Naoto Orui, Founder of Musical Box Museum
Before iPods, Walkmans, and gramophones was the musical box—the world’s first audio device. And did you know Singapore played a significant part in its history? In fact, Singapore was the first country in Asia to make musical boxes—craftsmen used their clockmaking knowledge to make musical boxes, which would be purchased by visiting sailors who would bring them home to Europe, increasing the reputation of our craftsmen.
Another fact you might not have known: tucked away in a historic temple compound at Telok Ayer is the Singapore Musical Box Museum which celebrates this very heritage. Although swarms of office workers on their way to their lunch break might pass by the temple daily, few might realise that the museum houses a collection of over 40 musical boxes from around the world, some dating back to as early as the 18th century.
Naoto Orui, a Japanese businessman and founder of the museum, is still adding musical boxes to the collection. Even though Japan has its own history with musical boxes, Naoto can’t help but be proud of Singapore’s immense historical involvement in the rise of musical boxes. He aims to preserve these antique pieces, and continue to educate the public about the technology and craftsmanship behind these lesser-known devices.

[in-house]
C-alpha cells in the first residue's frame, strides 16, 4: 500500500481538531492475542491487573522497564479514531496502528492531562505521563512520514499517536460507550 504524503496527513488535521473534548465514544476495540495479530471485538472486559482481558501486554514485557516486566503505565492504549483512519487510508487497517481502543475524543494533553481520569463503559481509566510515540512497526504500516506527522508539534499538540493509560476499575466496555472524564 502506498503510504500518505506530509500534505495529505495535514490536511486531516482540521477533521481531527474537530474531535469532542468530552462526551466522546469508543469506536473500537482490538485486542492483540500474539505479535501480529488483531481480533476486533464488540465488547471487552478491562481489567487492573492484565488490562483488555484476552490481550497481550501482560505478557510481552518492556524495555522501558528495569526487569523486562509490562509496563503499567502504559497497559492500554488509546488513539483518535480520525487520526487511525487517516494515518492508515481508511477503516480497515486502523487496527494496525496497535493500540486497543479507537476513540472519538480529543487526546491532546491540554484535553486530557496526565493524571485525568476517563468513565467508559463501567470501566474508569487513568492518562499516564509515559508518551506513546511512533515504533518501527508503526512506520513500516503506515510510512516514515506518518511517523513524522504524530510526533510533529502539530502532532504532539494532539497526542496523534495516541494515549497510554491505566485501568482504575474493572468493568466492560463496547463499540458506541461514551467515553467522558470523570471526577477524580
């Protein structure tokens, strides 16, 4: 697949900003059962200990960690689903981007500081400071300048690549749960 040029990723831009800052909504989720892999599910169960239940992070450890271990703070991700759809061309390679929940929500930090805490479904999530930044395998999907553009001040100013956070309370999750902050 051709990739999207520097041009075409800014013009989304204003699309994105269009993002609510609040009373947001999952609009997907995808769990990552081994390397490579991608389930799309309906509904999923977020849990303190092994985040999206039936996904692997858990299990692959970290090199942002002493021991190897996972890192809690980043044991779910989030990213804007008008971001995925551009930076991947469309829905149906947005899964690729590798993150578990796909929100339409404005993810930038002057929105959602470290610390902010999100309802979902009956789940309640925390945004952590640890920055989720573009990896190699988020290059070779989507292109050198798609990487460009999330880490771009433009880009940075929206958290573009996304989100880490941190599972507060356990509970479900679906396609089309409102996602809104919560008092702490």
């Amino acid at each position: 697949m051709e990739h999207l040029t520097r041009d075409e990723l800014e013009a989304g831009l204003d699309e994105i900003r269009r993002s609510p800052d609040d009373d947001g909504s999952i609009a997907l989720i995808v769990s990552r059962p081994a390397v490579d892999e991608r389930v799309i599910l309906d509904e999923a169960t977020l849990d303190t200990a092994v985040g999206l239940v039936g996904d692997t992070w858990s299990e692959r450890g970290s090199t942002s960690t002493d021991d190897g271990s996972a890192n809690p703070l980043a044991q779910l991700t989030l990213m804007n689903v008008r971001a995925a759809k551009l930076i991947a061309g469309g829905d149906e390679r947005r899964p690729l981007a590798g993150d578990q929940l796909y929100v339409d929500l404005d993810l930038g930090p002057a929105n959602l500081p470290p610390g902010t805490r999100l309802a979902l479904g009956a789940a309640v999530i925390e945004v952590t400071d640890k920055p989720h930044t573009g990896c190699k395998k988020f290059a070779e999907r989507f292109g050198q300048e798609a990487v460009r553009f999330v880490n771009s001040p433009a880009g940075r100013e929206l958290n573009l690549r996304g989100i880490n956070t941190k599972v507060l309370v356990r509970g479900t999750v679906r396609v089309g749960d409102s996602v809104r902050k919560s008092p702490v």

In the next part of our series with Singapore Tourism Board, we chat with Naoto as he gives us a tour of the museum, and shows us how these century-old musical boxes work. The melodies rise as if they haven’t aged, and we’re transported back in time to experience the wonder of hearing an entire orchestra within a box.
The museum compound, Chong Wen Ge, together with Thian Hock Keng temple was awarded UNESCO Asia-Pacific Heritage 2001 Awards for Culture Heritage Conservation. Tell us about the significance of being in this heritage site.
Chong Wen Ge was Singapore’s earliest educational institute enacted back in 1849. Alongside the school is another heritage site, Thian Hock Keng, which is Singapore’s oldest Chinese temple. As a nod to a site so rooted in history and education, we’re very fortunate to be sharing the history of musical boxes here. For people who visit, especially the younger generation, it’s an opportunity for us to teach them about our cultural heritage.